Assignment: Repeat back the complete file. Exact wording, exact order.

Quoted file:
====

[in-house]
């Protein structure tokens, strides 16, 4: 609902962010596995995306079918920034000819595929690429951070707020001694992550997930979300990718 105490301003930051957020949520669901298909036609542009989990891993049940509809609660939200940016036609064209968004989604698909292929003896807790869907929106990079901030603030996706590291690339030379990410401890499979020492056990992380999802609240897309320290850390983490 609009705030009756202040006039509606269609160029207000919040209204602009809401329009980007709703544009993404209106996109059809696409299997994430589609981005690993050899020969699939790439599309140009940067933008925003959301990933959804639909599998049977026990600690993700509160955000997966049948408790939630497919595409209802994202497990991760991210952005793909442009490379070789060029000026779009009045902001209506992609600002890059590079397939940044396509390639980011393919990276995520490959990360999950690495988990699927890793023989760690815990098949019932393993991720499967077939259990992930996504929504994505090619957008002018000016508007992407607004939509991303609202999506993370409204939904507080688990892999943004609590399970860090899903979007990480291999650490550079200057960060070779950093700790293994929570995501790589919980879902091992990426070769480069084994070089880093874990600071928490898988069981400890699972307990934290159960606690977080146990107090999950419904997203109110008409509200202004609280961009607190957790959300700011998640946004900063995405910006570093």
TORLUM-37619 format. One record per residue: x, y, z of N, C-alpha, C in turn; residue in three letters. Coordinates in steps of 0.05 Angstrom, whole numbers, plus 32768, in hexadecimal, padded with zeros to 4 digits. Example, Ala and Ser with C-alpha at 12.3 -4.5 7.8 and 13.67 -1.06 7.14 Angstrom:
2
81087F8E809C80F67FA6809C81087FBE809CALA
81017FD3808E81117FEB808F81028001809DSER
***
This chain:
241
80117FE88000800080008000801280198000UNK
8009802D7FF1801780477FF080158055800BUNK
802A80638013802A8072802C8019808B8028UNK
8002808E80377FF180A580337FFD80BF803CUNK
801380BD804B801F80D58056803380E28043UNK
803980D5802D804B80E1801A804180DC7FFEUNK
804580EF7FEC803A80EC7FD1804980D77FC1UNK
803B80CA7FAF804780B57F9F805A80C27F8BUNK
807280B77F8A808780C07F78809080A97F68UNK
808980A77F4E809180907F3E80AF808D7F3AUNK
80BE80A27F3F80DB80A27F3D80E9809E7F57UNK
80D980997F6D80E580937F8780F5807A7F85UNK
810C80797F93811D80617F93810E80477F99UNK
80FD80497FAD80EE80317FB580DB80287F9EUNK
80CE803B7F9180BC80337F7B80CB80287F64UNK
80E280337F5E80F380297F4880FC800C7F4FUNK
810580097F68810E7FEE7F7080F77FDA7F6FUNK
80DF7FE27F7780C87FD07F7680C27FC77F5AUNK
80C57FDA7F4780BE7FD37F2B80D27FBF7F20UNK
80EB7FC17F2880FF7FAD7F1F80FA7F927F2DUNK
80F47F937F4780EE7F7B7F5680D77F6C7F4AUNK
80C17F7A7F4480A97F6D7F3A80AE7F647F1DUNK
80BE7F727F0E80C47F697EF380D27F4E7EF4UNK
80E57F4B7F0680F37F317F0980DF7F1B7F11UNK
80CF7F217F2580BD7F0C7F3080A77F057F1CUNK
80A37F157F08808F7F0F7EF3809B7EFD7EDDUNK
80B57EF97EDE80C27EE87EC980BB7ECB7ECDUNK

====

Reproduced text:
[in-house]
């Protein structure tokens, strides 16, 4: 609902962010596995995306079918920034000819595929690429951070707020001694992550997930979300990718 105490301003930051957020949520669901298909036609542009989990891993049940509809609660939200940016036609064209968004989604698909292929003896807790869907929106990079901030603030996706590291690339030379990410401890499979020492056990992380999802609240897309320290850390983490 609009705030009756202040006039509606269609160029207000919040209204602009809401329009980007709703544009993404209106996109059809696409299997994430589609981005690993050899020969699939790439599309140009940067933008925003959301990933959804639909599998049977026990600690993700509160955000997966049948408790939630497919595409209802994202497990991760991210952005793909442009490379070789060029000026779009009045902001209506992609600002890059590079397939940044396509390639980011393919990276995520490959990360999950690495988990699927890793023989760690815990098949019932393993991720499967077939259990992930996504929504994505090619957008002018000016508007992407607004939509991303609202999506993370409204939904507080688990892999943004609590399970860090899903979007990480291999650490550079200057960060070779950093700790293994929570995501790589919980879902091992990426070769480069084994070089880093874990600071928490898988069981400890699972307990934290159960606690977080146990107090999950419904997203109110008409509200202004609280961009607190957790959300700011998640946004900063995405910006570093």
TORLUM-37619 format. One record per residue: x, y, z of N, C-alpha, C in turn; residue in three letters. Coordinates in steps of 0.05 Angstrom, whole numbers, plus 32768, in hexadecimal, padded with zeros to 4 digits. Example, Ala and Ser with C-alpha at 12.3 -4.5 7.8 and 13.67 -1.06 7.14 Angstrom:
2
81087F8E809C80F67FA6809C81087FBE809CALA
81017FD3808E81117FEB808F81028001809DSER
***
This chain:
241
80117FE88000800080008000801280198000UNK
8009802D7FF1801780477FF080158055800BUNK
802A80638013802A8072802C8019808B8028UNK
8002808E80377FF180A580337FFD80BF803CUNK
801380BD804B801F80D58056803380E28043UNK
803980D5802D804B80E1801A804180DC7FFEUNK
804580EF7FEC803A80EC7FD1804980D77FC1UNK
803B80CA7FAF804780B57F9F805A80C27F8BUNK
807280B77F8A808780C07F78809080A97F68UNK
808980A77F4E809180907F3E80AF808D7F3AUNK
80BE80A27F3F80DB80A27F3D80E9809E7F57UNK
80D980997F6D80E580937F8780F5807A7F85UNK
810C80797F93811D80617F93810E80477F99UNK
80FD80497FAD80EE80317FB580DB80287F9EUNK
80CE803B7F9180BC80337F7B80CB80287F64UNK
80E280337F5E80F380297F4880FC800C7F4FUNK
810580097F68810E7FEE7F7080F77FDA7F6FUNK
80DF7FE27F7780C87FD07F7680C27FC77F5AUNK
80C57FDA7F4780BE7FD37F2B80D27FBF7F20UNK
80EB7FC17F2880FF7FAD7F1F80FA7F927F2DUNK
80F47F937F4780EE7F7B7F5680D77F6C7F4AUNK
80C17F7A7F4480A97F6D7F3A80AE7F647F1DUNK
80BE7F727F0E80C47F697EF380D27F4E7EF4UNK
80E57F4B7F0680F37F317F0980DF7F1B7F11UNK
80CF7F217F2580BD7F0C7F3080A77F057F1CUNK
80A37F157F08808F7F0F7EF3809B7EFD7EDDUNK
80B57EF97EDE80C27EE87EC980BB7ECB7ECDUNK